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Odd mosaic of dental features reveals undocumented primate

It's in the teeth. An odd mosaic of dental features recently unearthed in northern Egypt reveals a previously undocumented, highly-specialized primate called Nosmips aenigmaticus that lived in Africa nearly 37 million years ago.

Because it is only known from its teeth, the paleontologists who discovered it don't know what its body looked like, but the find likely represents an ancient African lineage whose discovery makes early primate evolution on that continent more complicated.

"It comes as a bit of a shock to find a primate that defies classification," said lead researcher and assistant professor of Anatomical Sciences Erik Seiffert of New York's Stony Brook University.

Seiffert says during the last 30 years or so, three major primate groups were established as being present in Africa some 55 to 34 million years ago: early monkeys, lemur-like primates, and an extinct group called adapiforms. But the newly discovered primate's teeth place Nosmips in Africa at the same time. What's more, its teeth suggest it could be an evolutionary oddity that is not closely related to any of these groups.

Nosmips' discoverers report the finding in this week's Proceedings of the National Academy of Sciences. The National Science Foundation supported the research.

"When you find the teeth of a fossil primate, it's usually pretty clear where it fits into the family tree," said Seiffert. "There are only a few species that nobody agrees about and that really can't be placed into any of the major primate groups. These mystery fossils must have something important to tell us about primate evolution."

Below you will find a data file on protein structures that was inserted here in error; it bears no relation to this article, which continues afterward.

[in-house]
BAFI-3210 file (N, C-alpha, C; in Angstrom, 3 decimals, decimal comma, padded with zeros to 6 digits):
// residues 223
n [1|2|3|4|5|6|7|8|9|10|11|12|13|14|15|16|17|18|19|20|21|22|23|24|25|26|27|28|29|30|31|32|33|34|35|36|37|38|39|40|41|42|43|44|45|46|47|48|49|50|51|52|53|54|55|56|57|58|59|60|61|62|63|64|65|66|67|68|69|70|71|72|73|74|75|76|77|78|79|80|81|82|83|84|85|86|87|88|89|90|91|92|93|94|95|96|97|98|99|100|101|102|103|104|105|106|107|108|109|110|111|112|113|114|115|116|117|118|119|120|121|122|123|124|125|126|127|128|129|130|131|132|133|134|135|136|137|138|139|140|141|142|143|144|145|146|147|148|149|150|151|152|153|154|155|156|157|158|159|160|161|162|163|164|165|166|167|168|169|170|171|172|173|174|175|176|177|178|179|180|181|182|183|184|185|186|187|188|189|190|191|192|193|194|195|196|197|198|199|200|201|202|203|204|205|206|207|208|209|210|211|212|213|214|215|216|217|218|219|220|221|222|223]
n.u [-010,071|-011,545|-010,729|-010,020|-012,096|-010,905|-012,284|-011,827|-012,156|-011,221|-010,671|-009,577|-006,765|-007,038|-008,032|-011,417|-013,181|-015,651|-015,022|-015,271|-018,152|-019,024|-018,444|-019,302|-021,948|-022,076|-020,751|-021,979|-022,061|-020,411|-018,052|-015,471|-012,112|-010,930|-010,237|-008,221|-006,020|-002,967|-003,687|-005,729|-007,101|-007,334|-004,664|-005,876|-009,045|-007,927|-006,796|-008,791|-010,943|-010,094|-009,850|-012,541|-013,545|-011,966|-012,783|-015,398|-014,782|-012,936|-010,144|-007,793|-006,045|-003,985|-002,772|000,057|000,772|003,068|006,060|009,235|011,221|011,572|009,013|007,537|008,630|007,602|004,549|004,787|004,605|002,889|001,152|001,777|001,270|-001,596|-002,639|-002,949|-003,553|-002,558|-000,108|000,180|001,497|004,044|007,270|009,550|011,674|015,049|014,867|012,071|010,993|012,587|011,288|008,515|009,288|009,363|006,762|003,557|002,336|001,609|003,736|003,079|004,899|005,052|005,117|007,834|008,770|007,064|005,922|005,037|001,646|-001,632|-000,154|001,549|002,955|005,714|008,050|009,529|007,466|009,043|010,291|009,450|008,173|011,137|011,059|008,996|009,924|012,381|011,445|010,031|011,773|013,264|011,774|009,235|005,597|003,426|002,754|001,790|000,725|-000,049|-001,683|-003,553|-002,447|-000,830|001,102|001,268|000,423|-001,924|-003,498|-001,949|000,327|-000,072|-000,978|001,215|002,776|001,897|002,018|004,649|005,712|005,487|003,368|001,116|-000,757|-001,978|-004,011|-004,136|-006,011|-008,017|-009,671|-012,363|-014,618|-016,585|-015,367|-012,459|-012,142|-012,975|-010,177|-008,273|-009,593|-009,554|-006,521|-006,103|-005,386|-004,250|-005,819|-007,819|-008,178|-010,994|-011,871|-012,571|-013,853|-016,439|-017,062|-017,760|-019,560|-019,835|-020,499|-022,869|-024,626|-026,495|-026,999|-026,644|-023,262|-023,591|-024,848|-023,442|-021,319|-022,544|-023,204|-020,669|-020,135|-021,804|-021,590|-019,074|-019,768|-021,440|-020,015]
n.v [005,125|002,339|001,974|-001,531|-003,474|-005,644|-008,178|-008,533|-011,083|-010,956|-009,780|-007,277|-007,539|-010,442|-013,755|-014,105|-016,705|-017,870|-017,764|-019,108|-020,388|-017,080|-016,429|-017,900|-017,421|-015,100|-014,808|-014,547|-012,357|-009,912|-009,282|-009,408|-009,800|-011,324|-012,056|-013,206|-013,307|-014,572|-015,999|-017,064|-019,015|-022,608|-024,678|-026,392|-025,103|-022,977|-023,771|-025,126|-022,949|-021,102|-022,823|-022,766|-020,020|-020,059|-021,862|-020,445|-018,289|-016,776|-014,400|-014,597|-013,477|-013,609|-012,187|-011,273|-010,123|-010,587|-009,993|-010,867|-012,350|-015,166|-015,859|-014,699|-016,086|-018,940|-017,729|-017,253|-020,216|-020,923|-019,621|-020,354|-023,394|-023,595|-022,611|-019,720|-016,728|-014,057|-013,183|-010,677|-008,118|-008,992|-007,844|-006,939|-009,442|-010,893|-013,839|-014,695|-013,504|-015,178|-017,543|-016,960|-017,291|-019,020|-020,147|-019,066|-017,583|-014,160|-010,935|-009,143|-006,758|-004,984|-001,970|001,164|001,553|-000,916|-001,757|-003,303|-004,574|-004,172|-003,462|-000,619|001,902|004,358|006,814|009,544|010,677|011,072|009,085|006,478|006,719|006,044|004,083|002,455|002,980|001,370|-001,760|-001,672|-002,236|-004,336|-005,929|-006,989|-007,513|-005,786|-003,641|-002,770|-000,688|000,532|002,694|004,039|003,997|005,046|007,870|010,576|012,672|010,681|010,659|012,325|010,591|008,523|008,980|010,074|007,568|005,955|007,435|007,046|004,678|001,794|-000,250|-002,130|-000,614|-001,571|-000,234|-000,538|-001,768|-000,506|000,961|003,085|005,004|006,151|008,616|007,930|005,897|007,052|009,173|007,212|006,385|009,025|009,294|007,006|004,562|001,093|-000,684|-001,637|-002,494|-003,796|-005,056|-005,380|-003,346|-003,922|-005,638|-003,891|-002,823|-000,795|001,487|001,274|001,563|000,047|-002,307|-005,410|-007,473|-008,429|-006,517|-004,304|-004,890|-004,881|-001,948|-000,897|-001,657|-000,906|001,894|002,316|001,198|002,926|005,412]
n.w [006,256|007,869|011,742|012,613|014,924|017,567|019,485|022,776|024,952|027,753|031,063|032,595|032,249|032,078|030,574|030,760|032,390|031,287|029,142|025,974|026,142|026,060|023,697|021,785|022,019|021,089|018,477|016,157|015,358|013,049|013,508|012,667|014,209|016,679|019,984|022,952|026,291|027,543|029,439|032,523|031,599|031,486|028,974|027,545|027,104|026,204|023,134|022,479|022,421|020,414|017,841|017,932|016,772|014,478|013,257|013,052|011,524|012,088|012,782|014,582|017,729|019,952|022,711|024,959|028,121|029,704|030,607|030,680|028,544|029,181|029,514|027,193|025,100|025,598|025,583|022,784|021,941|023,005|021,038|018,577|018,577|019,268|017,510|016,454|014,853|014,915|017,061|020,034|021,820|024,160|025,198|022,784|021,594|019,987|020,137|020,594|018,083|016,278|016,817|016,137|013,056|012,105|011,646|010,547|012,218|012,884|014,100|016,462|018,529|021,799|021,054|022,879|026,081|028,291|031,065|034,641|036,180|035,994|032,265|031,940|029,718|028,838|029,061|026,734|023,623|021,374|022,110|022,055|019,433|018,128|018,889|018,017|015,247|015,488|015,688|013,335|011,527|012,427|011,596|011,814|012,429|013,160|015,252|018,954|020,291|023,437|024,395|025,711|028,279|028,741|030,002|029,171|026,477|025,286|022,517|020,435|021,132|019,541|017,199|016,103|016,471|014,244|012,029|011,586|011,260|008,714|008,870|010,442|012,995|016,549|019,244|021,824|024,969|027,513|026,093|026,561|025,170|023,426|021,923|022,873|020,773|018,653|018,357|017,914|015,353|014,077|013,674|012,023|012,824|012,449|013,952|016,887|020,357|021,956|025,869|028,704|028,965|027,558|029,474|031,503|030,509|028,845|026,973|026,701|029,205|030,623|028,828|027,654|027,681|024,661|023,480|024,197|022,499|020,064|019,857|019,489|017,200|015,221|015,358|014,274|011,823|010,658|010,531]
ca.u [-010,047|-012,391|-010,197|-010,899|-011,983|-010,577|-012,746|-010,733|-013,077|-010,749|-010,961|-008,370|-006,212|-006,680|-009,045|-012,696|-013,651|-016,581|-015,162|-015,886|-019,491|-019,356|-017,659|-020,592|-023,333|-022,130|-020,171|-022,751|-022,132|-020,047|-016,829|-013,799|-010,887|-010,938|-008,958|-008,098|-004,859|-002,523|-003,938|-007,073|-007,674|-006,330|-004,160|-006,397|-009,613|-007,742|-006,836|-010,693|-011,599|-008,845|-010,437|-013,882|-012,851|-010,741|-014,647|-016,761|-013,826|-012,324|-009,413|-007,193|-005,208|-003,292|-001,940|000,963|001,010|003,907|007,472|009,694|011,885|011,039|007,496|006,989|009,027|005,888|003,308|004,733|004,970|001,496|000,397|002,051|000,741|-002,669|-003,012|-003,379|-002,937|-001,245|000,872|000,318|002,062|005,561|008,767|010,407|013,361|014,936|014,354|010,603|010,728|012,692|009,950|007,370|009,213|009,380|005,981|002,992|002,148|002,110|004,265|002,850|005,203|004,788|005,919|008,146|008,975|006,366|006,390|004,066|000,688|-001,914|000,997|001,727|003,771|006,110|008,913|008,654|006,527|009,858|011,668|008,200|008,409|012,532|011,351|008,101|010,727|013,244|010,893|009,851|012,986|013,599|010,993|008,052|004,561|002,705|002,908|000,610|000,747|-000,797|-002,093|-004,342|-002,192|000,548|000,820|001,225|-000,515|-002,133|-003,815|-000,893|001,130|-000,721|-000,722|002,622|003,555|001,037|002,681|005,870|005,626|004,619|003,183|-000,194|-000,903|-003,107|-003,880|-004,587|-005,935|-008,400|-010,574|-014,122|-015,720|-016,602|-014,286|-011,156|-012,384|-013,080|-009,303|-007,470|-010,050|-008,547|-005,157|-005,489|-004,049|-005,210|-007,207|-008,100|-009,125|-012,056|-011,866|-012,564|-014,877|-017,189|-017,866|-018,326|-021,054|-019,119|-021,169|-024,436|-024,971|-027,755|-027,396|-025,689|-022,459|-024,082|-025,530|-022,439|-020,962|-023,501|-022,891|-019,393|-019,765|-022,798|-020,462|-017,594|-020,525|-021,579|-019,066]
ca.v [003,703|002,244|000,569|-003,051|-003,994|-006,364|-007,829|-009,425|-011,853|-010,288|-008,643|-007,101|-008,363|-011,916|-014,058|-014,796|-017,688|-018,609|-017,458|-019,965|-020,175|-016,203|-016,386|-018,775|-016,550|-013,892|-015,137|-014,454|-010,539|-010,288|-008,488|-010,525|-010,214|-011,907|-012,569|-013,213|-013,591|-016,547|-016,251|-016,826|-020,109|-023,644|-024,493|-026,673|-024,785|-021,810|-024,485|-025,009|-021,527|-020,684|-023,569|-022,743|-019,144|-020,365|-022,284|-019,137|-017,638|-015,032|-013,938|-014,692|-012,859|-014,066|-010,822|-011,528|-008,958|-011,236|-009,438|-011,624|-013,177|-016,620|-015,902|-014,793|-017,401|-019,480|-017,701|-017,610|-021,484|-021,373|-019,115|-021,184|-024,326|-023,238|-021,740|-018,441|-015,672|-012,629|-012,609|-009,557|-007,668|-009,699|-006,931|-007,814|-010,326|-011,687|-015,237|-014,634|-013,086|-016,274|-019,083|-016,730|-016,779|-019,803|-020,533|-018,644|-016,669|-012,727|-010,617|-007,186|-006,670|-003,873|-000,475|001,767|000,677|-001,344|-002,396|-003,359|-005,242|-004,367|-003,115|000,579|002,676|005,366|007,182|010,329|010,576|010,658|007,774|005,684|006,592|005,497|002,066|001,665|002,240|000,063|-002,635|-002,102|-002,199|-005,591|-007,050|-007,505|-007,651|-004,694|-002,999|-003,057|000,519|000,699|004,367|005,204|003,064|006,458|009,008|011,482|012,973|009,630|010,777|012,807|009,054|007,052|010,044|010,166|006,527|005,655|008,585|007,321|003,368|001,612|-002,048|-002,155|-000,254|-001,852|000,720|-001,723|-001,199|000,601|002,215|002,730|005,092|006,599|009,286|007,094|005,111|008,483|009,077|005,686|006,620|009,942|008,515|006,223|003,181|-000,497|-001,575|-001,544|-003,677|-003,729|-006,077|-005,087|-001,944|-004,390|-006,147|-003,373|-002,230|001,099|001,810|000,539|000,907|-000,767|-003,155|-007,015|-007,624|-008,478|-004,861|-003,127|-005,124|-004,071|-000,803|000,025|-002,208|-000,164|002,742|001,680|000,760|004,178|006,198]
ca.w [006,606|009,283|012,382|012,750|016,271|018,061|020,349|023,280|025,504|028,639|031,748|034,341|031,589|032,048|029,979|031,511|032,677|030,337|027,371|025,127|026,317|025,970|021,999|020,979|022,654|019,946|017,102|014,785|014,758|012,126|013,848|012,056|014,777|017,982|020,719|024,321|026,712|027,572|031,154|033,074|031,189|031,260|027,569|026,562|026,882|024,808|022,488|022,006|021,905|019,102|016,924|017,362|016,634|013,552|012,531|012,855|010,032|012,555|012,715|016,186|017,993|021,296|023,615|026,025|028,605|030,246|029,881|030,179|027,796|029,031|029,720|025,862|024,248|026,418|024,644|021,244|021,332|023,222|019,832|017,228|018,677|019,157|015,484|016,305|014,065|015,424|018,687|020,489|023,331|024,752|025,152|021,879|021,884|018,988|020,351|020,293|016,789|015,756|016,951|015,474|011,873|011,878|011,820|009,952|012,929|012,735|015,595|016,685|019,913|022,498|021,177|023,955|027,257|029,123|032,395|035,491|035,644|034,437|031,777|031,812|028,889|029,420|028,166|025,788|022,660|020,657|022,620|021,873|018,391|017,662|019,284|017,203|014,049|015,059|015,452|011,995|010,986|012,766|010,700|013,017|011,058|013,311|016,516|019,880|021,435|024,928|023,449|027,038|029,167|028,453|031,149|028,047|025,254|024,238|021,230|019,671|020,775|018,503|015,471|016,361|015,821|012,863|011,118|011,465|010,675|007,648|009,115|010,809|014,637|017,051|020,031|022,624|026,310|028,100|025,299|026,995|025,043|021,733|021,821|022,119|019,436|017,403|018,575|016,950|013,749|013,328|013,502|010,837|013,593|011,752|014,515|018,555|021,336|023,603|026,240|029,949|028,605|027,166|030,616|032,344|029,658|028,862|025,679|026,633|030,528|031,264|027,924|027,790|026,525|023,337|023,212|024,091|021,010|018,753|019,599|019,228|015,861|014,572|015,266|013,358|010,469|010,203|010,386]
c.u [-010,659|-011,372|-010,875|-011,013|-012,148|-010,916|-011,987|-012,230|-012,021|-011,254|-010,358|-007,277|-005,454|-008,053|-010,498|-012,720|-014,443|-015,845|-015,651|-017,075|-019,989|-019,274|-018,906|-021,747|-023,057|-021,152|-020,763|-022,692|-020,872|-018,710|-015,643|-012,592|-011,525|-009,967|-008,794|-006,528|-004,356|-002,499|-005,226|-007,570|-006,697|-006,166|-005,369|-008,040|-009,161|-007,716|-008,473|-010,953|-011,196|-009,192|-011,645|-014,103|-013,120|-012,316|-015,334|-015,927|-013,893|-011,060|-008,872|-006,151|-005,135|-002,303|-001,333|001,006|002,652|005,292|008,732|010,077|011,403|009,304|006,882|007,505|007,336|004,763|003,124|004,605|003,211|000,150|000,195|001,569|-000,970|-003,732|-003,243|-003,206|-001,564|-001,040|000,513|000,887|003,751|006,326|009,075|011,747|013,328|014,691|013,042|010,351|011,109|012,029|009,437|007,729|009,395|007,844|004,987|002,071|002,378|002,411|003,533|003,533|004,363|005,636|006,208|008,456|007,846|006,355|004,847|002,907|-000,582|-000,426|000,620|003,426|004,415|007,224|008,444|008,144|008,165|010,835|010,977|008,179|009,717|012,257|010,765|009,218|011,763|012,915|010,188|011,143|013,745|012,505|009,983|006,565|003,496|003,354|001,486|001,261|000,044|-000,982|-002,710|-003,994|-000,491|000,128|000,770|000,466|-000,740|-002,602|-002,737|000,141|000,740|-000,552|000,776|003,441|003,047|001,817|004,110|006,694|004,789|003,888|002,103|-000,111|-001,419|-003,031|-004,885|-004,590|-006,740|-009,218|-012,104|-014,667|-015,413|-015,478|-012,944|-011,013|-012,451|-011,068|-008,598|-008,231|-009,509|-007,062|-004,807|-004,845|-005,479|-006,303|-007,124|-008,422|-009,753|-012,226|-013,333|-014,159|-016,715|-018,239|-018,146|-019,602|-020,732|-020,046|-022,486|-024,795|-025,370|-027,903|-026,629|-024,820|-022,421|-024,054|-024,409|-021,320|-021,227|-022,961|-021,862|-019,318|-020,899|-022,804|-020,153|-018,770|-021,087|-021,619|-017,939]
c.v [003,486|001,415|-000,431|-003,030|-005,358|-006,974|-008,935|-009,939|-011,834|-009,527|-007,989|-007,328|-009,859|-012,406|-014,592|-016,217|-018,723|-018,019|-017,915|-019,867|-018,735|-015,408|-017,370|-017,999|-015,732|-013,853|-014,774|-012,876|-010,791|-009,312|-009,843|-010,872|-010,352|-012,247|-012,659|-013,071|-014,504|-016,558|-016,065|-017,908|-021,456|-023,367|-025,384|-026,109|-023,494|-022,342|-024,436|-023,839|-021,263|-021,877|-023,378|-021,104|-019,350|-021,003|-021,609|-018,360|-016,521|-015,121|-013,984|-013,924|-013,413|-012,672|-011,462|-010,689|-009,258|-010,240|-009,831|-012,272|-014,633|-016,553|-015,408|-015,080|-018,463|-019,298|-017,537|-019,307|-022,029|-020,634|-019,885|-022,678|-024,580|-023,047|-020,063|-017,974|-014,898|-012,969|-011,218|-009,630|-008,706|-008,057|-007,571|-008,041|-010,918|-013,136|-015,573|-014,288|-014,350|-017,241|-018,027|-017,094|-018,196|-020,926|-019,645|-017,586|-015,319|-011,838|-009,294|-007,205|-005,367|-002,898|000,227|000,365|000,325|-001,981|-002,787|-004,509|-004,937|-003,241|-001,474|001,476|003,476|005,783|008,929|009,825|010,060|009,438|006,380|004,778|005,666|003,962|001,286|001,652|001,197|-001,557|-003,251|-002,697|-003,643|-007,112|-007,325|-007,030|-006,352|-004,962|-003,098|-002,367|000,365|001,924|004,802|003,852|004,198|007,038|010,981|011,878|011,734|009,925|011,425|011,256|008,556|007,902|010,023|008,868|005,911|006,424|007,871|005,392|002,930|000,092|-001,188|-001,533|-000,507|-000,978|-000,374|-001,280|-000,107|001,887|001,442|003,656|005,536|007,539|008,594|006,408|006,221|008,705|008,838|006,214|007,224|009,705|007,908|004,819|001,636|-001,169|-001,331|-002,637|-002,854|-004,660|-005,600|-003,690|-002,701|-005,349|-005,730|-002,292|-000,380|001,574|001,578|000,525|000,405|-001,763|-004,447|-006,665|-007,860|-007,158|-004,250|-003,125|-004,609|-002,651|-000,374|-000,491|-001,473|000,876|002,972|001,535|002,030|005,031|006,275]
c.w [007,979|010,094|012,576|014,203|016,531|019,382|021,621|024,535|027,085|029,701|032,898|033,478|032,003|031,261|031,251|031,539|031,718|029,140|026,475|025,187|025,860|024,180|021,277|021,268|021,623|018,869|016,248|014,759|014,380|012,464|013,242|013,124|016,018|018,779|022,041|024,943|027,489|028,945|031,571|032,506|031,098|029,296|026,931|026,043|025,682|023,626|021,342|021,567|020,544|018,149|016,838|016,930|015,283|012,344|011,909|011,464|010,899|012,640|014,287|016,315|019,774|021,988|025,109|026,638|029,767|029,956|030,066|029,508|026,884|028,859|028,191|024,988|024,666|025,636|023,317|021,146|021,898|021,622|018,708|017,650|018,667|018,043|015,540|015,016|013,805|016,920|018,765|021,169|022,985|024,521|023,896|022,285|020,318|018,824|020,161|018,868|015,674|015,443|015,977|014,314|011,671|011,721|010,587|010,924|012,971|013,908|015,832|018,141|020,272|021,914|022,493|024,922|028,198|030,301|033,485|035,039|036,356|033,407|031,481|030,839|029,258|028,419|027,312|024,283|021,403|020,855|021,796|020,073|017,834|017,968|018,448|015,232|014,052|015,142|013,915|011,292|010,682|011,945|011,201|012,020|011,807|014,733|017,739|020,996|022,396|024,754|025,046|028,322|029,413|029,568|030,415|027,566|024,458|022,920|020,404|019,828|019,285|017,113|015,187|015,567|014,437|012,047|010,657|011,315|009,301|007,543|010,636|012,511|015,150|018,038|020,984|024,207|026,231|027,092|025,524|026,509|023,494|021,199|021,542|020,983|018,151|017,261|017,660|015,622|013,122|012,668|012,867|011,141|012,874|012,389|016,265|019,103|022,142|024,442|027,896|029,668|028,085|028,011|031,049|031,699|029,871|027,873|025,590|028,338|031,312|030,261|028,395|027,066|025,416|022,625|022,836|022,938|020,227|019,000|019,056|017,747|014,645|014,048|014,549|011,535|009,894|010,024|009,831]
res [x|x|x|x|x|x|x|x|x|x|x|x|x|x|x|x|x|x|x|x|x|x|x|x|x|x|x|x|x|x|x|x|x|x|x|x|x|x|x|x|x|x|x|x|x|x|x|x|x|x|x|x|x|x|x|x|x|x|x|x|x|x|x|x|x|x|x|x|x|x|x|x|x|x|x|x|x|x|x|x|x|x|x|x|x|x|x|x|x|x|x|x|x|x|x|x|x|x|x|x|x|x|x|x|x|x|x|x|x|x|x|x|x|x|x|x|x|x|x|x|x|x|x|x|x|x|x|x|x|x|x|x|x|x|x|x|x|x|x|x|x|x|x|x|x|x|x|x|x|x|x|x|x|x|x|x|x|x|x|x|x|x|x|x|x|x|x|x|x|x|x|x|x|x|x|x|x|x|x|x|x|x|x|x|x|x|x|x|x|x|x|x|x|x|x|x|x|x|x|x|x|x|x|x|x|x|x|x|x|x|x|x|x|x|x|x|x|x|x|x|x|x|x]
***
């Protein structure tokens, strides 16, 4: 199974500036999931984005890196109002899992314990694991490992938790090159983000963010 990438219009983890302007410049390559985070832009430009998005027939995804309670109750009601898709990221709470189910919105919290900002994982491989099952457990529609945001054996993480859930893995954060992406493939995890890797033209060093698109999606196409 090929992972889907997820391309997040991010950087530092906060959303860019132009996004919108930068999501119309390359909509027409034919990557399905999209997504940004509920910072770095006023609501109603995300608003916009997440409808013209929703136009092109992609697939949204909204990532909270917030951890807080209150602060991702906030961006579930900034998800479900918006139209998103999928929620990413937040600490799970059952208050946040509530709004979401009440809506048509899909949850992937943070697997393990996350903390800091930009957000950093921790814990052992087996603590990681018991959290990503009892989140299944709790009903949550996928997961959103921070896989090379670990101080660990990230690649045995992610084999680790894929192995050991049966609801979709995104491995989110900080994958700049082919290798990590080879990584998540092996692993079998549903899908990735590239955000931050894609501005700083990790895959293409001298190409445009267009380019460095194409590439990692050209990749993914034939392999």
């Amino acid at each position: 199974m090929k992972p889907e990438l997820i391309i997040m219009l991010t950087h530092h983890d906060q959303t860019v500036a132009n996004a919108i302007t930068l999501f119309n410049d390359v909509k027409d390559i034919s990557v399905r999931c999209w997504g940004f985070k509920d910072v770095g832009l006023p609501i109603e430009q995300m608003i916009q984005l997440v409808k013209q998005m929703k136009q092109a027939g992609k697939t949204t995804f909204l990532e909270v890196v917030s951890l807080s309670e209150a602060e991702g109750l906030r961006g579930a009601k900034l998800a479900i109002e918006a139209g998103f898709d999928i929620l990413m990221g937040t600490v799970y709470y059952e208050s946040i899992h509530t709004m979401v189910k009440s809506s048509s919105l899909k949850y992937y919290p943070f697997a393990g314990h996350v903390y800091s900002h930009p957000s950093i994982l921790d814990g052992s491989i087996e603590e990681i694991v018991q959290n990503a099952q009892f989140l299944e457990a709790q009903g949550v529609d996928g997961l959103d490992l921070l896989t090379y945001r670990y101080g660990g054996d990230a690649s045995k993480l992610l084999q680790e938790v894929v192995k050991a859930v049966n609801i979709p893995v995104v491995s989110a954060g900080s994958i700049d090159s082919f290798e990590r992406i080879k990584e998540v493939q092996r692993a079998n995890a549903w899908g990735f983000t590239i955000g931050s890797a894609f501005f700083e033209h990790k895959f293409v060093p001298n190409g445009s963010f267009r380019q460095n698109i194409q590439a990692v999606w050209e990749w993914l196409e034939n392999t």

Right now Nosmips is one of those rare mystery fossils and so far is only known by 12 teeth, most of which were found in isolation at a site in the Fayum Depression about 40 miles outside Cairo, Egypt. The discoveries result from work during several field seasons over nine years.

Paleontologists usually identify primate fossils by their teeth because teeth are the most durable parts of the body and are most likely to fossilize, and so are most likely to be recovered.

"We were lucky to find even two teeth of Nosmips in each field season over the course of the nine years," said Seiffert. "That amounts to over nine months of continuous work. Only through working over such a long time span were we able to piece together the arrangement of Nosmips' teeth."

Analysis shows Nosmips had a rare combination of enlarged and elongated premolars with simple upper molars. It also had premolar teeth that had taken on the form of molars, instead of being relatively simple as in most other primates.

"Nosmips appears to be a highly specialized member of a previously undocumented and presumably quite ancient endemic African primate lineage" Seiffert said.

The researchers note that Nosmips lived alongside another specialized primate named Afradapis, which the same team described last year in a paper in the journal Nature. Seiffert and colleagues compared the teeth of these extinct species with those of living primates, and determined that Afradapis had adaptations for eating leaves, whereas Nosmips probably ate more fruits and insects.

"As time goes on and more discoveries are made, it will be fascinating to see how different lineages contributed to primate diversity in the Eocene of Africa," Seiffert said.

Researchers from the Duke Lemur Center, Midwestern University, Penn State University and University of Oxford also contributed to this research.


Contact: Bobbie Mixon
National Science Foundation

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